Neurological Alliance Report Calls for Better Treatment, Care for UK Patients

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by Mary Chapman |

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A Neurological Alliance report is calling for improved treatment and care for the 150,000 U.K. residents living with rare neurological conditions such as spinal muscular atrophy (SMA).

The report presents what the advocacy organization believes should be included in the U.K.’s coming new governmental framework for dealing with rare diseases. It also builds upon its 2019 National Neurology Patient Experience Survey, in which 55% of respondents reported delays in healthcare access.

“Poor public awareness and a lack of investment in services for rare conditions has meant that, for too long, people with rare neurological conditions have experienced long waits for a diagnosis, poor care coordination, and insufficient information provision,” said Georgina Carr, CEO of Neurological Alliance, in a press release.

“We hope that this report will bring about a sea change in how rare neurological conditions are viewed, both in the medical profession and in wider society. It’s time that rare neurological conditions came out of the shadows,” Carr said.

According to the 89-page report, “Out of the Shadows: What needs to change for people with rare neurological conditions,” individuals in the U.K. with rare neurological disorders are too often left behind when it comes to care and treatment.

The report calls for speedier access to specialists and a diagnosis. For one thing, there needs to be broader awareness among primary care doctors of rare neurological conditions, so that patients are quickly referred to a specialist for treatments that are generally more effective when started early, it states.

By the year’s end, according to the report, more than 200,000 patients likely will be awaiting an appointment with a doctor who specializes in their disease. What’s more, the COVID-19 pandemic could exacerbate delays and gaps in treatment and care caused by doctor visit waiting lists and overburdened services.

The Neurological Alliance report also calls for changed perceptions around rare neurological conditions. Just because a disorder is complex does not mean that it cannot be well-managed, the report states, adding that patients with such conditions are entitled to parity in access and care.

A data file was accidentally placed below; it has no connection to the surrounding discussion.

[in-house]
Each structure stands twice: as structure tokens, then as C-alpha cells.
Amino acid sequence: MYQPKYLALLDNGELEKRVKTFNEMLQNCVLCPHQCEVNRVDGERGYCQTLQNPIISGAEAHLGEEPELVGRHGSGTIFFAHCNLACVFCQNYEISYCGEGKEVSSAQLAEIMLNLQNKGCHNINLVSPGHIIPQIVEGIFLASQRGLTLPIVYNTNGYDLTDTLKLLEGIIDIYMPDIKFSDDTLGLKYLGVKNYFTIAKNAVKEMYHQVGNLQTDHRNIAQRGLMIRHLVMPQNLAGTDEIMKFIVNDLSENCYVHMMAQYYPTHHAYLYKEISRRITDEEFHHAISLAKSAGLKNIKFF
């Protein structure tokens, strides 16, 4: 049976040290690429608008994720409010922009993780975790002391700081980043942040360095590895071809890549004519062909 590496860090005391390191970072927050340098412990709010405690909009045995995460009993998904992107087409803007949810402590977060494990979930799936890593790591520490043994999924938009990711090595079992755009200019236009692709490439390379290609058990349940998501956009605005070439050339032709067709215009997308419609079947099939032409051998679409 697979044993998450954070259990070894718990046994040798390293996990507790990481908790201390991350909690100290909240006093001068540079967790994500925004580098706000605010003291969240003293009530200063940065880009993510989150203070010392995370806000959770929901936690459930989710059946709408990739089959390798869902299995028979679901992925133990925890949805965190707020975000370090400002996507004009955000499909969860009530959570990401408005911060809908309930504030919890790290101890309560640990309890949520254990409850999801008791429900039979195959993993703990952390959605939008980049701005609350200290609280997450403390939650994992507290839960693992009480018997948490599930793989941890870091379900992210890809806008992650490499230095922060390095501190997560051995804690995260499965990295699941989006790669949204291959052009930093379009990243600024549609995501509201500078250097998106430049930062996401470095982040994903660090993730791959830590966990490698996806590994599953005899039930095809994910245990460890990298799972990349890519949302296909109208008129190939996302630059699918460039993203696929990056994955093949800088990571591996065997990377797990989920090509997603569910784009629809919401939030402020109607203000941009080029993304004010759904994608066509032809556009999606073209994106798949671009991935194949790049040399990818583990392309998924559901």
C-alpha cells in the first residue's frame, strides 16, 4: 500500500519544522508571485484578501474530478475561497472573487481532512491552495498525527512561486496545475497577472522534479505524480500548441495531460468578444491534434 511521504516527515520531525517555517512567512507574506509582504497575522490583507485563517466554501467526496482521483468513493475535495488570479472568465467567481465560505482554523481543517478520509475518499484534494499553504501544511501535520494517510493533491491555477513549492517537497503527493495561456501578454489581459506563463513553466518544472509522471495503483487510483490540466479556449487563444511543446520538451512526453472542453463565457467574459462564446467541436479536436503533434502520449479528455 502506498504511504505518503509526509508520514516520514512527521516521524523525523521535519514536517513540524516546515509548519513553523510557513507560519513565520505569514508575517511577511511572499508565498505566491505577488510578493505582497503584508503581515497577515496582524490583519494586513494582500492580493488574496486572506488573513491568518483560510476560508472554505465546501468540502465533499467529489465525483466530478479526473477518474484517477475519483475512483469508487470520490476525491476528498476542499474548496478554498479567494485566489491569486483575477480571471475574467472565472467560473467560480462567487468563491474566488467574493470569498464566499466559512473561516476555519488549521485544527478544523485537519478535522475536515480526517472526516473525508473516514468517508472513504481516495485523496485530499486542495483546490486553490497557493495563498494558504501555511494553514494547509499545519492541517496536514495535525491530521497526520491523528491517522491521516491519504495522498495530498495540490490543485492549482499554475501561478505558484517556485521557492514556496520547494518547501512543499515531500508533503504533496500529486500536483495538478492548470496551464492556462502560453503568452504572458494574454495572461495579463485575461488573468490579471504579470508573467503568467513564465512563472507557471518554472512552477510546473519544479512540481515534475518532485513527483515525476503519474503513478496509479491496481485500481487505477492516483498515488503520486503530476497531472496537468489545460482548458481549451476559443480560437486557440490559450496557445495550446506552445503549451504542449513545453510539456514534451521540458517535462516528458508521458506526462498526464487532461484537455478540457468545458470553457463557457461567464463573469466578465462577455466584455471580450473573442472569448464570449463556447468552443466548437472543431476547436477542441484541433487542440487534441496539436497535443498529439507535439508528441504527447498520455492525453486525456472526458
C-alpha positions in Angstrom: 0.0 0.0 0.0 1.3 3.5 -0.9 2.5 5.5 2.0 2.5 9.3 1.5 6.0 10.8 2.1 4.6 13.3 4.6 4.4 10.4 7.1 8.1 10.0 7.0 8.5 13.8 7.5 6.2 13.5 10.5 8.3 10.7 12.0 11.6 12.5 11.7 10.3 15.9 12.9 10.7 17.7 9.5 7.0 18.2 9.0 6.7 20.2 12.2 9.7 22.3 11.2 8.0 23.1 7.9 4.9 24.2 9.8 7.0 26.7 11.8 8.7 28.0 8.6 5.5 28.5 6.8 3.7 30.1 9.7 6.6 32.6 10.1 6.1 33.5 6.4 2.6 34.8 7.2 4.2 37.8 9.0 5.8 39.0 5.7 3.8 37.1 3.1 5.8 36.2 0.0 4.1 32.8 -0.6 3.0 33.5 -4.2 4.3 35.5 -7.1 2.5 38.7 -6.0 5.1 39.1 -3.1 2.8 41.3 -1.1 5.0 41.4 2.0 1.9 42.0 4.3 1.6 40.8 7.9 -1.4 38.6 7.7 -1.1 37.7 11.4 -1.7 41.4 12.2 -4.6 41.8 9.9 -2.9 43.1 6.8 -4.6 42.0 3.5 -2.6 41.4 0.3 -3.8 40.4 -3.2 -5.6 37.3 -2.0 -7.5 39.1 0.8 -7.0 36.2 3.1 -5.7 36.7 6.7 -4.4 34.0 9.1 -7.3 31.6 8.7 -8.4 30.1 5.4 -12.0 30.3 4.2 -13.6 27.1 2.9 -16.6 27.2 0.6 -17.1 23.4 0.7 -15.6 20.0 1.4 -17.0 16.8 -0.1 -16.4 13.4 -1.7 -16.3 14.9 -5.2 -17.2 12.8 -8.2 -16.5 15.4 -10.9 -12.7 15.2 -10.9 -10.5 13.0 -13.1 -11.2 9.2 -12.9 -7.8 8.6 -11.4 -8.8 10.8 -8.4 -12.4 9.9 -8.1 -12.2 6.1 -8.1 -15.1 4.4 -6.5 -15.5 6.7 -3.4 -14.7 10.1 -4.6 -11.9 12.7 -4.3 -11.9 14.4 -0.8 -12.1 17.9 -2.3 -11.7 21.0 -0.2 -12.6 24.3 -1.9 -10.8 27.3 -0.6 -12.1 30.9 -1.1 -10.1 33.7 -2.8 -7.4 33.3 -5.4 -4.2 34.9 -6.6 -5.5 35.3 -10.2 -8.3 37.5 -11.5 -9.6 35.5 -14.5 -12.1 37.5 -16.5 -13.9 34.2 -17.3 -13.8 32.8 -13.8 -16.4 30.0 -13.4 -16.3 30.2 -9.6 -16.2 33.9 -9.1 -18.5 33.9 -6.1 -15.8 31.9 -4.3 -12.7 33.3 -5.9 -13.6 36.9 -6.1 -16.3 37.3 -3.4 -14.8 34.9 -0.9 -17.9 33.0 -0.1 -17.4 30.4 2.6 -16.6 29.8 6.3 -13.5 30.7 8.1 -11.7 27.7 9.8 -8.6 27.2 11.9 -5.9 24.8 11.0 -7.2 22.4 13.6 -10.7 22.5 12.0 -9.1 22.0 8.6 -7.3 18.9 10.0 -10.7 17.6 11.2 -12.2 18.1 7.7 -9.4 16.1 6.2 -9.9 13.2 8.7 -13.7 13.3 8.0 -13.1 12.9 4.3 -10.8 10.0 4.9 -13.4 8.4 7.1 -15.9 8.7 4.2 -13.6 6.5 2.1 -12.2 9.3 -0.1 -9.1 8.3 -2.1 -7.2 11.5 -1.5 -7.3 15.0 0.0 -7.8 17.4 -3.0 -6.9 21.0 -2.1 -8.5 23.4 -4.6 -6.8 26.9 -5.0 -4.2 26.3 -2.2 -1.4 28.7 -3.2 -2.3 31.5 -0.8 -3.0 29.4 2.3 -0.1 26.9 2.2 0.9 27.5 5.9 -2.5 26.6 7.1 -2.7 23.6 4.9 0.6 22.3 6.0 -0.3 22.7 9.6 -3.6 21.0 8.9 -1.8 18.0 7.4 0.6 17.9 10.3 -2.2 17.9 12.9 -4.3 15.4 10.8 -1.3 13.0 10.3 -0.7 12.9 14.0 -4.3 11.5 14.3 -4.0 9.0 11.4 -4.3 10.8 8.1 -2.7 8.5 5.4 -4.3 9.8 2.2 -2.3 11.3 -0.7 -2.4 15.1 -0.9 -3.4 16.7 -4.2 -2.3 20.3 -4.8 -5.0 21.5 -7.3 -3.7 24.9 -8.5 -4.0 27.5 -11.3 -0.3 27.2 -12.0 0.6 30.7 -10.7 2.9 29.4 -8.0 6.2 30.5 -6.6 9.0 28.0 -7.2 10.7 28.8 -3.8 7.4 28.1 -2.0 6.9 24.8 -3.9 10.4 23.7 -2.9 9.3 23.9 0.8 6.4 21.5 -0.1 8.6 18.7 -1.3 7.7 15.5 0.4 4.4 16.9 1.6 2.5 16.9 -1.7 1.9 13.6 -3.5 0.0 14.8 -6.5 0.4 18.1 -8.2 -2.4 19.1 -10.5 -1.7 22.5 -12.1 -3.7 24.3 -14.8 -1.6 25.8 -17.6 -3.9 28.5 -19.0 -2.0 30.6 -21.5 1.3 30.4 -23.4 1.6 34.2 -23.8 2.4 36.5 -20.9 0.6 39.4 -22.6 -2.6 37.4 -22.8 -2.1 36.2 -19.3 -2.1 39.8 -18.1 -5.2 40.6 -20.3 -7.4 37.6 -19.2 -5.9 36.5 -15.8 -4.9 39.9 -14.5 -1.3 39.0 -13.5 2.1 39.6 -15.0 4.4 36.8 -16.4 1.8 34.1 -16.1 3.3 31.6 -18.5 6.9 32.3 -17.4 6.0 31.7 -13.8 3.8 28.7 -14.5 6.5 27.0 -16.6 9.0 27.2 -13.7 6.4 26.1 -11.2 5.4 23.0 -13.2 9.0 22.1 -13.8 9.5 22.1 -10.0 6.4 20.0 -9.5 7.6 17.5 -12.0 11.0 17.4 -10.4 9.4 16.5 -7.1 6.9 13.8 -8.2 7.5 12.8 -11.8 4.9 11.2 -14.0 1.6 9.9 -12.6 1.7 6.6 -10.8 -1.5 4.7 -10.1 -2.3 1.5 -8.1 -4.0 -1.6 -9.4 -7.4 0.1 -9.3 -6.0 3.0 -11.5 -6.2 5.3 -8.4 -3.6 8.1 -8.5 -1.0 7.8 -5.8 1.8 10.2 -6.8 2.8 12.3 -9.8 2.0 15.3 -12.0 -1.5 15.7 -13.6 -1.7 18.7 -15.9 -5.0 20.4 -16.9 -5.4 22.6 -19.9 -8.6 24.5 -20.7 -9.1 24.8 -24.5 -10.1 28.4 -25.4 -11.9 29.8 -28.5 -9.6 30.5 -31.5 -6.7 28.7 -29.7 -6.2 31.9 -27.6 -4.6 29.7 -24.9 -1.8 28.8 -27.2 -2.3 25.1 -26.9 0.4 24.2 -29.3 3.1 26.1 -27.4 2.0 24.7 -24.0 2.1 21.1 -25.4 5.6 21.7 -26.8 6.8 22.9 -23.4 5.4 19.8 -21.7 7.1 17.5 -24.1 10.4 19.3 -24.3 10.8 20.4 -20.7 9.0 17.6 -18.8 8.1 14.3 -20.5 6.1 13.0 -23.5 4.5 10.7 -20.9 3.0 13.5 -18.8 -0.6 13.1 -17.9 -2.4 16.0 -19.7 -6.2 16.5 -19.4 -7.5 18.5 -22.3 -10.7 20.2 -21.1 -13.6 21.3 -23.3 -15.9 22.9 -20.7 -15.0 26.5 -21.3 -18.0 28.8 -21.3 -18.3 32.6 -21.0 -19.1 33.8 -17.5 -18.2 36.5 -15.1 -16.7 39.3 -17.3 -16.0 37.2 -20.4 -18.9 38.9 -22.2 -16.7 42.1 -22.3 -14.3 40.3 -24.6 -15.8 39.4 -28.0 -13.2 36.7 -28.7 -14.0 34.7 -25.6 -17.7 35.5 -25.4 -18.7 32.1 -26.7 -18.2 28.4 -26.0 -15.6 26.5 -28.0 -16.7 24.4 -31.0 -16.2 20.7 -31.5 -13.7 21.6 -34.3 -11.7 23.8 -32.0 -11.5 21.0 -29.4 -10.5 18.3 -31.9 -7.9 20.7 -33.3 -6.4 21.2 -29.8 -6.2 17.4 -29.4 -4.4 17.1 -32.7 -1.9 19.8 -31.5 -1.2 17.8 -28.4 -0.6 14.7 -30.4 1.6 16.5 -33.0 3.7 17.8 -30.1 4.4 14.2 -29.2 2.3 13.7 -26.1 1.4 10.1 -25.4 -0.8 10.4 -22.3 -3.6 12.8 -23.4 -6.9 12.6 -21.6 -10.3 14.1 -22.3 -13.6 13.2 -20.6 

The U.K. often lags behind other European countries when it comes to approving and funding new therapies for rare neurological conditions, according to the report, which seeks faster access to new treatments.

“The paediatric rollout of Nusinersen (Spinraza) has been quite good, but the treatment rollout for adults hasn’t progressed at all well,” said a statement by Spinal Muscular Atrophy UK that was included in the report.

Spinraza (nusinersen), by Biogen, in 2016 became the first disease-modifying therapy approved by the U.S. Food and Drug Administration to treat SMA in both infants and adults. The following year, the European Union approved Spinraza to treat SMA throughout Europe.

England’s National Institute for Health and Care Excellence has begun a review process to decide whether to include SMA type 3 patients who are unable to walk unaided in the country’s conditional reimbursement program for Spinraza.

Based on last year’s patient experience survey, which found that less than one-third of people with such disorders felt they were getting the mental health care they need, the report also recommends improved mental health support.

Finally, the report asks that disease information be consistently provided to patients upon diagnosis to help them understand more about their condition and care choices. In the survey, only one-third of respondents said they were given informational literature when they were diagnosed.

People with rare neurological conditions also need government help in funding home adaptations, and high-quality and well-funded community programs to help with social care, the study states, adding that such provisions should be more than afterthoughts as they currently appear to be.

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